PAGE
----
Reported by Lisa Klein | bio | email | twitter
Ellyn Pedretti is trying to listen to a reading. Can you imagine trying to learn in this atmosphere?
"It was really overwhelming," said Pedretti, Central High School sophomore.
These Central High School sophomores are getting a lesson on what it's like to be a student with a disability in a classroom.105420
"It's really difficult doing these exercises and frustrating," said Michael Londergan, Central High School sophomore.
This activity simulates what it might be like to experience a sensory overload. The workshop is presented by Western Technical College students studying to be predicators.
"By doing that we are hoping that the students could understand what its like to go through a class day trying to learn something new with everything going on around them that they can't shut off," said Patty Fellows, Western Technical College instructor.
It's a common symptom among people with Serer's Syndrome or Autism. But this lesson on empathy is part of a bigger project in the La Crosse School District called One Community, One District, One Book.
"For the last three years, every year, the English department has offered a workshop or an opportunity for English students, or the entire high school, to meet with an author," said Mary Newgard-Larson, Central High School English teacher.
But this year, teachers in the La Crosse School District took the event a bit further.
"We decided that rather than just have this author come and work with our students that, really, the author should be one that the entire community should come and see," said Newgard-Larson.
So, a grant was written to the La Crosse Public Education Foundation. The foundation gave $8,000 to Central and Logan High Schools to purchase copies of the National Award Winning book, Mockingbird, about a young girl with Asperger's Syndrome, and to bring the author to La Crosse for a public event.
"We liked this application because it was so powerful," said Geva Thole, La Crosse Public Education Foundation executive director. "We knew it wasn't about just a book. This was about so much more than a book. This was about teaching kids about Autism; teaching kids empathy. The ripple effect was going to be huge and we could see that. And we also liked the idea that it would bring the whole community into the project as well."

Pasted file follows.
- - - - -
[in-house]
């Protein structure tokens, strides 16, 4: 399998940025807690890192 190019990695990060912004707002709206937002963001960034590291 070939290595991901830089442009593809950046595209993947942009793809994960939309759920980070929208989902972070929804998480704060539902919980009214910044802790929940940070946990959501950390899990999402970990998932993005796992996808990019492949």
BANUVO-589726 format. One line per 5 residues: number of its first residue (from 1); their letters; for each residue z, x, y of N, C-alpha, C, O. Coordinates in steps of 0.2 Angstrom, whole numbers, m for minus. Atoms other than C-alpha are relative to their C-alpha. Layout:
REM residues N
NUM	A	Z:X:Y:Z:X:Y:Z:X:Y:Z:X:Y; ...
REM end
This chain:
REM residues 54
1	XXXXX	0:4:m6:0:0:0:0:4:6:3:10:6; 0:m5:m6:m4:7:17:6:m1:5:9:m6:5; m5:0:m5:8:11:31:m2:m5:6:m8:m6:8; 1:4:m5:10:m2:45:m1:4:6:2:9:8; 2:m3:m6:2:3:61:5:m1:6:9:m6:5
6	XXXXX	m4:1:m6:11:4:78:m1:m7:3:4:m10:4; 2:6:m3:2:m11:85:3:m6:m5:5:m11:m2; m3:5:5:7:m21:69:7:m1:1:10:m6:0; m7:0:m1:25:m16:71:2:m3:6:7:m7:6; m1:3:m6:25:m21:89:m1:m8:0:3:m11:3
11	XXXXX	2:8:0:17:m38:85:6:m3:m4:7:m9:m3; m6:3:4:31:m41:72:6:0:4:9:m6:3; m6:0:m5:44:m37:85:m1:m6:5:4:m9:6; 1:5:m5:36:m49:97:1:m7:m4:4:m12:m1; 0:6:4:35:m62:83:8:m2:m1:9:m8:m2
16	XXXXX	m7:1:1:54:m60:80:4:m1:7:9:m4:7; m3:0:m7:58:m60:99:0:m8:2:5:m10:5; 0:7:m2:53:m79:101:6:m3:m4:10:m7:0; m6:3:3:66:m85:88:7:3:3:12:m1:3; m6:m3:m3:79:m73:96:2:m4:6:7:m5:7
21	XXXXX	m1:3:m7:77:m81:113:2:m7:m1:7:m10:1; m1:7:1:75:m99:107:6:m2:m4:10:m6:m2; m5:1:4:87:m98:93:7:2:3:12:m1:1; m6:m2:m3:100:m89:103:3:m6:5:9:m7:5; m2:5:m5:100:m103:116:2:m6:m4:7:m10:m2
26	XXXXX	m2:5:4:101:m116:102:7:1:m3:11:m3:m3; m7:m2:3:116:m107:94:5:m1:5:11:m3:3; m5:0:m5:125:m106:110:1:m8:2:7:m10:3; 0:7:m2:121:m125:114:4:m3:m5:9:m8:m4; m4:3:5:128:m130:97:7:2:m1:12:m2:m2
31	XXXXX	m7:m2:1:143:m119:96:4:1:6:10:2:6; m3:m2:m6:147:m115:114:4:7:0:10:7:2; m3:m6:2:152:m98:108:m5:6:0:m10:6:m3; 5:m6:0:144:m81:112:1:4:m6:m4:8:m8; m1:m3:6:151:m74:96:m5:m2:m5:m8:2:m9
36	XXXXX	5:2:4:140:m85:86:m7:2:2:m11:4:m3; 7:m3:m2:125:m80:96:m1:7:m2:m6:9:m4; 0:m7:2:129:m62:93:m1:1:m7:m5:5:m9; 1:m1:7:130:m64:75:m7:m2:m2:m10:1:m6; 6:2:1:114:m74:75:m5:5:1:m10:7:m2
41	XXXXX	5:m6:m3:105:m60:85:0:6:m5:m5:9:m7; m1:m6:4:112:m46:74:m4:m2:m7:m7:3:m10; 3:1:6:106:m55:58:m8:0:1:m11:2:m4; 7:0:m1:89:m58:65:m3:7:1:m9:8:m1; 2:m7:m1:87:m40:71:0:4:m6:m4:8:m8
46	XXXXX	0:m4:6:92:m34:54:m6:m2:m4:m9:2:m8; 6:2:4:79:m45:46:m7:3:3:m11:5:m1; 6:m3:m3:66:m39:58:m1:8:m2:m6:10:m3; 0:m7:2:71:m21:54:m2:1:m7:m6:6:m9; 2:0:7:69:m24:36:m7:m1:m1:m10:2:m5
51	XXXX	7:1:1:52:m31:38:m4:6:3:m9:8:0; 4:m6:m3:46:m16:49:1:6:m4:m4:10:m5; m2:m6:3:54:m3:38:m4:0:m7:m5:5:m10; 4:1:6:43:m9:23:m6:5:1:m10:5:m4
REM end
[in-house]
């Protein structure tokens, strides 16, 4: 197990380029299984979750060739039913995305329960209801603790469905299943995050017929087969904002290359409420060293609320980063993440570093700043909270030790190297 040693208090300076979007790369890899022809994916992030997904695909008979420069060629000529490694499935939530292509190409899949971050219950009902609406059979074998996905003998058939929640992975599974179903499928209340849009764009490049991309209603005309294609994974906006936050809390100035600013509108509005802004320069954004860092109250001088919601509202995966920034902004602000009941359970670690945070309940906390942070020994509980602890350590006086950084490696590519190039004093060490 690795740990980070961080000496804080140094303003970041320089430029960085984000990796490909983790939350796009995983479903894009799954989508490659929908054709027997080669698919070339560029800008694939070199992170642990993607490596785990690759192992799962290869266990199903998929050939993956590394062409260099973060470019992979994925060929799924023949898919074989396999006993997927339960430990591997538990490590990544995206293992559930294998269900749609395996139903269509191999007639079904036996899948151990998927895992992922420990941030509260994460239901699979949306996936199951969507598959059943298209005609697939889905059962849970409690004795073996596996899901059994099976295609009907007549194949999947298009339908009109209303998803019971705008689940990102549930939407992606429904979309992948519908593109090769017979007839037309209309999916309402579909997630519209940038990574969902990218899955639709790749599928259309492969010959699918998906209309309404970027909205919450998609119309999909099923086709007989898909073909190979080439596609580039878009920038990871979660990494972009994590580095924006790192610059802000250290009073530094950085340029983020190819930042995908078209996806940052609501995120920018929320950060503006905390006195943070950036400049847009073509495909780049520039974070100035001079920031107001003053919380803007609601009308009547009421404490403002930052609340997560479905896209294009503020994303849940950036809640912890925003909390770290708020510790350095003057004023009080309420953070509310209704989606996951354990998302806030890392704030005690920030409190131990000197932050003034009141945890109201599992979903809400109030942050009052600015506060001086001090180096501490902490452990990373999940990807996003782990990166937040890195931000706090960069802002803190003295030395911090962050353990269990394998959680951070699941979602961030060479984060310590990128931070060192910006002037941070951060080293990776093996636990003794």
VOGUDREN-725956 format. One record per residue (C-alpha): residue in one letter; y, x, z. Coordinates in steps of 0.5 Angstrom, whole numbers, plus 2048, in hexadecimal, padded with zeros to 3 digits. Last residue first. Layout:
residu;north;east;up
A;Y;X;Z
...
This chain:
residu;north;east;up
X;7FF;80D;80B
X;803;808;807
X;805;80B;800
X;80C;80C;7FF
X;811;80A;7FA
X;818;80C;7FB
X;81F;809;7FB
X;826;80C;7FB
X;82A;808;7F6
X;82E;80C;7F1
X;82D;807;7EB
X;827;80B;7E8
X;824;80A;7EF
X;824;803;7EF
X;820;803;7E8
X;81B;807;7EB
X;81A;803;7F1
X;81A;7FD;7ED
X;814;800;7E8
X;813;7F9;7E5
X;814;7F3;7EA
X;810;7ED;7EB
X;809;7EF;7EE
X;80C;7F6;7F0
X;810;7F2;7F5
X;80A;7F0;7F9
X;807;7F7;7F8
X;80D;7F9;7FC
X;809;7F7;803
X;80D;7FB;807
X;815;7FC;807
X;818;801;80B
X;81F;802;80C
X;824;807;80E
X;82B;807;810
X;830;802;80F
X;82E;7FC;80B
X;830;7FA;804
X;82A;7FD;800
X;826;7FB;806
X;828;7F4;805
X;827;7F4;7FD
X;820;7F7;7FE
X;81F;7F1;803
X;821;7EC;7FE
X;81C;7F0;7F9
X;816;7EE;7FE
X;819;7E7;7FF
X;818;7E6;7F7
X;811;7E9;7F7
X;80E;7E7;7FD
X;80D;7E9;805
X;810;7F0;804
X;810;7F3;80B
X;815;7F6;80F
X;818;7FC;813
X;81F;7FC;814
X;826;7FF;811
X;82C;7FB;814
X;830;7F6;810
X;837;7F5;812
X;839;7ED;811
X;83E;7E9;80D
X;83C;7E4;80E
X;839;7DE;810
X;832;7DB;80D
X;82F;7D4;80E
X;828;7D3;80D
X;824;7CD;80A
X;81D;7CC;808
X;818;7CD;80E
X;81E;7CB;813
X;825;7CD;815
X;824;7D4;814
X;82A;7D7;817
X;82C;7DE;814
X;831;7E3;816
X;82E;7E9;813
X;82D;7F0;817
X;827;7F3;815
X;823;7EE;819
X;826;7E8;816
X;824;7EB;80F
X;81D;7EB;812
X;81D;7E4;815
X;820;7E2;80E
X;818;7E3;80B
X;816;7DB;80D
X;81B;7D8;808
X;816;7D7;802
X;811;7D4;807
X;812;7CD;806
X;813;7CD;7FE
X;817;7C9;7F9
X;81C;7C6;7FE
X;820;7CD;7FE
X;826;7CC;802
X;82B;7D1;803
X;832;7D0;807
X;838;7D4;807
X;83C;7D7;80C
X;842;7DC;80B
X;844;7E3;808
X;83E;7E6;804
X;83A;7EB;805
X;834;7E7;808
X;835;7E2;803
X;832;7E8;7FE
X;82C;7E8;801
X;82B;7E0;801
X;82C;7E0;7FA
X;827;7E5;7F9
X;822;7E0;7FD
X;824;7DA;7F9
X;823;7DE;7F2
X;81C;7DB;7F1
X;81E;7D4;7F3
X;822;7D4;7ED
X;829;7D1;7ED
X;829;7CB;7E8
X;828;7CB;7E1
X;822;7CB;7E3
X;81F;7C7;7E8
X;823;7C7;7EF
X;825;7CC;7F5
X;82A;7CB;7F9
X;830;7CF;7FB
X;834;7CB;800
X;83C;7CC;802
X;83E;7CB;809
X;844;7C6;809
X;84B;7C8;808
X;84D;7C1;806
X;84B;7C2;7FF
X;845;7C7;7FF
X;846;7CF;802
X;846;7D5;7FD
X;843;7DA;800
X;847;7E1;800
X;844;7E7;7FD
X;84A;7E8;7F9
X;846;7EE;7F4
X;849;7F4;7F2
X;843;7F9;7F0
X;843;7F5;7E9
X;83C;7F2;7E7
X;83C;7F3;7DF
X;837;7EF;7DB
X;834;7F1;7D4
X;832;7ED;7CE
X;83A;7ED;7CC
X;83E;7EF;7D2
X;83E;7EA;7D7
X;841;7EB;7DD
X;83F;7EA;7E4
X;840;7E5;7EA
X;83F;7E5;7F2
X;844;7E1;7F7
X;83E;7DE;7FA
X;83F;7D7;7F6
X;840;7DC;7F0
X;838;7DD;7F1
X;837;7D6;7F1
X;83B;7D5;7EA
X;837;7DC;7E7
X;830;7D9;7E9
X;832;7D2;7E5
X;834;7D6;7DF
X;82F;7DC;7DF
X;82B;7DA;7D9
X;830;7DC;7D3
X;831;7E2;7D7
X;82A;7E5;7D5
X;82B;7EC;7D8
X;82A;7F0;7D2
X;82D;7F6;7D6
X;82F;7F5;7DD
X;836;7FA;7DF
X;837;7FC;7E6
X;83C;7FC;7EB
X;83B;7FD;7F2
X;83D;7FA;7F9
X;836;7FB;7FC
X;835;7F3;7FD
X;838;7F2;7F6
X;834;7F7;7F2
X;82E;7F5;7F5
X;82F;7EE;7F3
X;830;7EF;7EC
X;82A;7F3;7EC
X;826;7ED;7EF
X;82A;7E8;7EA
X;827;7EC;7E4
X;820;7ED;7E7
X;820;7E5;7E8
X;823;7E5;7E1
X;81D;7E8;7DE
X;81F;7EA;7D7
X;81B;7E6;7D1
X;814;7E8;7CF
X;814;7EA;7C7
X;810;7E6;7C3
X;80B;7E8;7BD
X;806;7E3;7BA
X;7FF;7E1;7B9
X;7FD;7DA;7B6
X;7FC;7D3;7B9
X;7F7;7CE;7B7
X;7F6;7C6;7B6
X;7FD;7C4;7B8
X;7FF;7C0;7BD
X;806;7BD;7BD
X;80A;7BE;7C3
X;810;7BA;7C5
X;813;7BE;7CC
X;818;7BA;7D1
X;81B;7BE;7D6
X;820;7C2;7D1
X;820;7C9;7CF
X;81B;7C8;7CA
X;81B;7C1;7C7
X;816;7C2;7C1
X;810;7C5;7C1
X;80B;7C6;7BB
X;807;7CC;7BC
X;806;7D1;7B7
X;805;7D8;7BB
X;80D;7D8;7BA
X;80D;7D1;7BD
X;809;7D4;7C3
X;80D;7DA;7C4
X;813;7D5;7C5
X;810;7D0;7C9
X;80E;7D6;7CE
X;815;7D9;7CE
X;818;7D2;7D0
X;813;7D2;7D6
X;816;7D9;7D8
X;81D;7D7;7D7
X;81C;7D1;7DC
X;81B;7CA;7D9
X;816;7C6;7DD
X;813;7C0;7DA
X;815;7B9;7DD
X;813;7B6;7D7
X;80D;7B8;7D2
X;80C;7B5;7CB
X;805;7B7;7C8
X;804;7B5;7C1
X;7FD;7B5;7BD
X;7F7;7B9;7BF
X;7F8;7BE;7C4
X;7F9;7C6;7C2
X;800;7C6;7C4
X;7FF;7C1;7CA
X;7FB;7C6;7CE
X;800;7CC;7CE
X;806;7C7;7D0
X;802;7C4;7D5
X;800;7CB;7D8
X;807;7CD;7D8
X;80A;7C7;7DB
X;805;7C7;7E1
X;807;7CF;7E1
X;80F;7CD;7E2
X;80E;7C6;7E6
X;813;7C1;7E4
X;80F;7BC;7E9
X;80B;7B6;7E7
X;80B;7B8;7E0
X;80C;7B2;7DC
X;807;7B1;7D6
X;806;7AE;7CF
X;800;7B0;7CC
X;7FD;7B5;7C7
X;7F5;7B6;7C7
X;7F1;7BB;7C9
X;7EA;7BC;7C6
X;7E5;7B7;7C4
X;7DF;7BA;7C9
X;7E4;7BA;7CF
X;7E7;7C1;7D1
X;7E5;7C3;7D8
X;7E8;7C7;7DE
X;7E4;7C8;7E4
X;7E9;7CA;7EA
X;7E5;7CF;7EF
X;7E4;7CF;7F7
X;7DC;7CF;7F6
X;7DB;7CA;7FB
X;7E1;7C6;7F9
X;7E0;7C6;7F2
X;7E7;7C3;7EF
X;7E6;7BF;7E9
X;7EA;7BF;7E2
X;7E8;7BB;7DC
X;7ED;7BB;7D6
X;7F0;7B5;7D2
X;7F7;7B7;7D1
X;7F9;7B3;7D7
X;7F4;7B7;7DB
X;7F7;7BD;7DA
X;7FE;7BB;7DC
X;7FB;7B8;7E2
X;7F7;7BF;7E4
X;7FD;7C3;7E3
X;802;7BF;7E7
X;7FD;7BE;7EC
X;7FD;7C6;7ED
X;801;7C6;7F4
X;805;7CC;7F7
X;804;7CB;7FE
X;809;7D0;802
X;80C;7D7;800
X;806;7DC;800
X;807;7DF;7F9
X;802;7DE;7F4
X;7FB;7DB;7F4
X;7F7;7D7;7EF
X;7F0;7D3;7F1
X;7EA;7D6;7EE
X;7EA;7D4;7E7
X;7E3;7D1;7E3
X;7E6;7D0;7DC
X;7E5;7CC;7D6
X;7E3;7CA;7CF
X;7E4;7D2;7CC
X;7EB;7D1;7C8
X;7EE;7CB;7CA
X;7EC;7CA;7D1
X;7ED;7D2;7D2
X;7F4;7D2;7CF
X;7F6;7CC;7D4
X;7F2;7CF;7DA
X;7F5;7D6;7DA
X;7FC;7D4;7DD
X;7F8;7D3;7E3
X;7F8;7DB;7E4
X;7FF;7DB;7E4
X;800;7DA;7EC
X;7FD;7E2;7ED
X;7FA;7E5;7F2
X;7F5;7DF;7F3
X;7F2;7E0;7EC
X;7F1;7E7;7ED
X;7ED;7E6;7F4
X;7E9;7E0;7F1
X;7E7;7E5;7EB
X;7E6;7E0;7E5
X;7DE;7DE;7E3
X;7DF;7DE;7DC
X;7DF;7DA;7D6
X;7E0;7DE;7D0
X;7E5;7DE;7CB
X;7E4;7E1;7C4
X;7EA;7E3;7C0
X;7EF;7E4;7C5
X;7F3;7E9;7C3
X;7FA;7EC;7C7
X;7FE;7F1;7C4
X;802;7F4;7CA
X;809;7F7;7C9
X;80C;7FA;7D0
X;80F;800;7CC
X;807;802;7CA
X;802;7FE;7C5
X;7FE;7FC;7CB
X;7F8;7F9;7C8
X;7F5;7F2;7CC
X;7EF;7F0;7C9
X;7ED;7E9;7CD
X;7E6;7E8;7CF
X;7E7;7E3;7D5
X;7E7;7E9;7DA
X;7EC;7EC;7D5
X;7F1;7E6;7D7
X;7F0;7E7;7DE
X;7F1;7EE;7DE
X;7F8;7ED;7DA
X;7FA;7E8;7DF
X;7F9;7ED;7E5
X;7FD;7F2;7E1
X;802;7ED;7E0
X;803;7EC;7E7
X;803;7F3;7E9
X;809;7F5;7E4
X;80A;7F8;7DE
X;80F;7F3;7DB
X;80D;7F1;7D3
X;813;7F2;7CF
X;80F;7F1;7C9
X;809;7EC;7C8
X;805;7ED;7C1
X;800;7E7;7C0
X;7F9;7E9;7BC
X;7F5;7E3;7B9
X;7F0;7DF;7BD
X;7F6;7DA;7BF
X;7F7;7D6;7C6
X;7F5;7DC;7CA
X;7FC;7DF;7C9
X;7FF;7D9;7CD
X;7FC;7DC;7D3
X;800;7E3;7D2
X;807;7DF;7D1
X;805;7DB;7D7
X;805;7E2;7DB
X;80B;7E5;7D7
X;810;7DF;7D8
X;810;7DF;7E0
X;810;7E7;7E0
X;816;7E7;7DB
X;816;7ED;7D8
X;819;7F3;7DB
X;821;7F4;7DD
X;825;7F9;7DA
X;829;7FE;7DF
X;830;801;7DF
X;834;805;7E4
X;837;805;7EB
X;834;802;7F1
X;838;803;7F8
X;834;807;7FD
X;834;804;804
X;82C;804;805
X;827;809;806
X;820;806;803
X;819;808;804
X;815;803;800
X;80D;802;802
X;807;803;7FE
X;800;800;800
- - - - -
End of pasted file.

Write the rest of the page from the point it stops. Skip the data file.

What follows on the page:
Every student in grades nine through 12 at both high schools are reading this book. And some of them, like these sophomores at Central, are being given the opportunity to actually try and understand how the main character, who has Asperger's Syndrome, thinks.
"What's happening is real learning, real understanding," said Newgard-Larson. "And those are the things that people will remember, after the unit test or after the book is read. What we remember are the things that we felt. What we remember are the things that we experience. That's why today is important."
"Just so that you can understand kind of what they're going through cause we take things for granted," said Pedretti. "Things that we do are easy for us and it's just really difficult especially when you get put in a position like this and you get to experience what it feels like for them all of the time."
So, as these students prepare to read the book Mockingbird and meet the author, their teachers are taking the students' education a bit further as they teach what true empathy feels like.
"It's hard to teach and it's essential to live... to walk in someone else's shoes," said Newgard-Larson.
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